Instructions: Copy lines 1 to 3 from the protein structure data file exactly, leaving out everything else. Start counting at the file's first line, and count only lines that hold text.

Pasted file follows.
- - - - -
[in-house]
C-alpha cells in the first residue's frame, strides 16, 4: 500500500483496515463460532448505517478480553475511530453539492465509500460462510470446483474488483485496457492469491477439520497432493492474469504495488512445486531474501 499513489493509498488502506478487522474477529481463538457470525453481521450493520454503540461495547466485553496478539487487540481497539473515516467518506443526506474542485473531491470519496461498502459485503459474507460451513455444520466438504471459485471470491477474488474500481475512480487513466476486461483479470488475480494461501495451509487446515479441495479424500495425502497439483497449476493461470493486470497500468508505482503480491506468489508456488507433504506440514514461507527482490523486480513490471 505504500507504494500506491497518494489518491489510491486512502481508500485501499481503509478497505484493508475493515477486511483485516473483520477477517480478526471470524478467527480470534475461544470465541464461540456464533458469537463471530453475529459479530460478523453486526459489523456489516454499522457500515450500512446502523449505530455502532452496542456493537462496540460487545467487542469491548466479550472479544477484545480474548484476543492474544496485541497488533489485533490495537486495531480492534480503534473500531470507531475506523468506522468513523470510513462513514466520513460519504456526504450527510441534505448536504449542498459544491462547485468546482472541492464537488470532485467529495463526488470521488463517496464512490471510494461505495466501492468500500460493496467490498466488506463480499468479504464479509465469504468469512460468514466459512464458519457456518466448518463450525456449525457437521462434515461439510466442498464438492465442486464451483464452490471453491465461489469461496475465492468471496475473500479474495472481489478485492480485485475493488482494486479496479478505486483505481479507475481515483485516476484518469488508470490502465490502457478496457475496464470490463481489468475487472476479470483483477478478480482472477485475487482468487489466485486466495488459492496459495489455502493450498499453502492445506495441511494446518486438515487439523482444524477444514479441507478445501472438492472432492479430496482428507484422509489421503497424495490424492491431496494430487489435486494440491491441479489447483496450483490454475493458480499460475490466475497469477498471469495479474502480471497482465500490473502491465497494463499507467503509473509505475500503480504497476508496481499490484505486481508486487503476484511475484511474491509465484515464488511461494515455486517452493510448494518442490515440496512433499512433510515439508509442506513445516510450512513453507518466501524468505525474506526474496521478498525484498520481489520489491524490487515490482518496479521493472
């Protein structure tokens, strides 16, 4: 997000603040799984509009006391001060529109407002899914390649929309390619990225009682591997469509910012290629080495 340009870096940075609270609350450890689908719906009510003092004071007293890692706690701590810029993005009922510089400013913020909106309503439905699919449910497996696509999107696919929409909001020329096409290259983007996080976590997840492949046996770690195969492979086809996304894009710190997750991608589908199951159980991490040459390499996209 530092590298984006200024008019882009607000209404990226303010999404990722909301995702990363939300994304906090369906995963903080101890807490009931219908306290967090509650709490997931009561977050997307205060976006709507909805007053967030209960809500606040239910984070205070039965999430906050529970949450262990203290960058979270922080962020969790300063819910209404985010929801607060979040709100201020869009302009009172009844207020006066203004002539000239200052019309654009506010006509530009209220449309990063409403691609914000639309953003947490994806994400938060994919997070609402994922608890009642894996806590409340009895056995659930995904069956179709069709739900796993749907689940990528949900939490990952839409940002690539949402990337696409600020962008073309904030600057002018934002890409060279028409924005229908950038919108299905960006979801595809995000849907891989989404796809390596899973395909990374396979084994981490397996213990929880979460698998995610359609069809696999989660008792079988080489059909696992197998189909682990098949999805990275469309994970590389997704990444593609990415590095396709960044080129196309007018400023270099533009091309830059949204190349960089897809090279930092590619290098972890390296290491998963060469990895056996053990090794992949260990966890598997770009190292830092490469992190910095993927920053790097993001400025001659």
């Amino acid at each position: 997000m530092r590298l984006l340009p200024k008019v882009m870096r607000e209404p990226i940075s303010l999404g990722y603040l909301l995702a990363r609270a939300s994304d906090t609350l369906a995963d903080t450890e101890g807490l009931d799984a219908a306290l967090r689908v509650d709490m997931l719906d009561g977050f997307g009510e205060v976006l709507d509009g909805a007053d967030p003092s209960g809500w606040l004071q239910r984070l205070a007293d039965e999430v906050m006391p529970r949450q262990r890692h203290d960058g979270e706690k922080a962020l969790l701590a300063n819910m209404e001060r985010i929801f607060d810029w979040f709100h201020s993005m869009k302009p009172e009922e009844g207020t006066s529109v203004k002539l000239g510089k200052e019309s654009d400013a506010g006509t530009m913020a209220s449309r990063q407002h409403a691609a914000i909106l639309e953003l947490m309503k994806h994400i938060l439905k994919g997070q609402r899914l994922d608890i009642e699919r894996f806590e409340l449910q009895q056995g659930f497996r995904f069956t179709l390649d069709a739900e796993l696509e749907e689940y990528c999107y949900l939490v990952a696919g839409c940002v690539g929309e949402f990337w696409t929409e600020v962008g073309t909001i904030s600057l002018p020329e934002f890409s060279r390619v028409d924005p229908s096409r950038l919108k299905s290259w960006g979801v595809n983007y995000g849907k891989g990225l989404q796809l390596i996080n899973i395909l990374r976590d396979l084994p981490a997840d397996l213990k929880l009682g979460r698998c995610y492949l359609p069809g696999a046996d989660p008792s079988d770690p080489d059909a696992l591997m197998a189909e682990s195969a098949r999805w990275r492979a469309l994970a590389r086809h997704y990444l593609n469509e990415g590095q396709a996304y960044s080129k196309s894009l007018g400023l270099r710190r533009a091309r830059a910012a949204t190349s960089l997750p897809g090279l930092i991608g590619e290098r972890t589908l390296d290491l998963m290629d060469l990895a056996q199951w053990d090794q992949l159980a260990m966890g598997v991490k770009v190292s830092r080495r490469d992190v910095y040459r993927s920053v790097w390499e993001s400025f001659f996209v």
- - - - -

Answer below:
[in-house]
C-alpha cells in the first residue's frame, strides 16, 4: 500500500483496515463460532448505517478480553475511530453539492465509500460462510470446483474488483485496457492469491477439520497432493492474469504495488512445486531474501 499513489493509498488502506478487522474477529481463538457470525453481521450493520454503540461495547466485553496478539487487540481497539473515516467518506443526506474542485473531491470519496461498502459485503459474507460451513455444520466438504471459485471470491477474488474500481475512480487513466476486461483479470488475480494461501495451509487446515479441495479424500495425502497439483497449476493461470493486470497500468508505482503480491506468489508456488507433504506440514514461507527482490523486480513490471 505504500507504494500506491497518494489518491489510491486512502481508500485501499481503509478497505484493508475493515477486511483485516473483520477477517480478526471470524478467527480470534475461544470465541464461540456464533458469537463471530453475529459479530460478523453486526459489523456489516454499522457500515450500512446502523449505530455502532452496542456493537462496540460487545467487542469491548466479550472479544477484545480474548484476543492474544496485541497488533489485533490495537486495531480492534480503534473500531470507531475506523468506522468513523470510513462513514466520513460519504456526504450527510441534505448536504449542498459544491462547485468546482472541492464537488470532485467529495463526488470521488463517496464512490471510494461505495466501492468500500460493496467490498466488506463480499468479504464479509465469504468469512460468514466459512464458519457456518466448518463450525456449525457437521462434515461439510466442498464438492465442486464451483464452490471453491465461489469461496475465492468471496475473500479474495472481489478485492480485485475493488482494486479496479478505486483505481479507475481515483485516476484518469488508470490502465490502457478496457475496464470490463481489468475487472476479470483483477478478480482472477485475487482468487489466485486466495488459492496459495489455502493450498499453502492445506495441511494446518486438515487439523482444524477444514479441507478445501472438492472432492479430496482428507484422509489421503497424495490424492491431496494430487489435486494440491491441479489447483496450483490454475493458480499460475490466475497469477498471469495479474502480471497482465500490473502491465497494463499507467503509473509505475500503480504497476508496481499490484505486481508486487503476484511475484511474491509465484515464488511461494515455486517452493510448494518442490515440496512433499512433510515439508509442506513445516510450512513453507518466501524468505525474506526474496521478498525484498520481489520489491524490487515490482518496479521493472
């Protein structure tokens, strides 16, 4: 997000603040799984509009006391001060529109407002899914390649929309390619990225009682591997469509910012290629080495 340009870096940075609270609350450890689908719906009510003092004071007293890692706690701590810029993005009922510089400013913020909106309503439905699919449910497996696509999107696919929409909001020329096409290259983007996080976590997840492949046996770690195969492979086809996304894009710190997750991608589908199951159980991490040459390499996209 530092590298984006200024008019882009607000209404990226303010999404990722909301995702990363939300994304906090369906995963903080101890807490009931219908306290967090509650709490997931009561977050997307205060976006709507909805007053967030209960809500606040239910984070205070039965999430906050529970949450262990203290960058979270922080962020969790300063819910209404985010929801607060979040709100201020869009302009009172009844207020006066203004002539000239200052019309654009506010006509530009209220449309990063409403691609914000639309953003947490994806994400938060994919997070609402994922608890009642894996806590409340009895056995659930995904069956179709069709739900796993749907689940990528949900939490990952839409940002690539949402990337696409600020962008073309904030600057002018934002890409060279028409924005229908950038919108299905960006979801595809995000849907891989989404796809390596899973395909990374396979084994981490397996213990929880979460698998995610359609069809696999989660008792079988080489059909696992197998189909682990098949999805990275469309994970590389997704990444593609990415590095396709960044080129196309007018400023270099533009091309830059949204190349960089897809090279930092590619290098972890390296290491998963060469990895056996053990090794992949260990966890598997770009190292830092490469992190910095993927920053790097993001400025001659």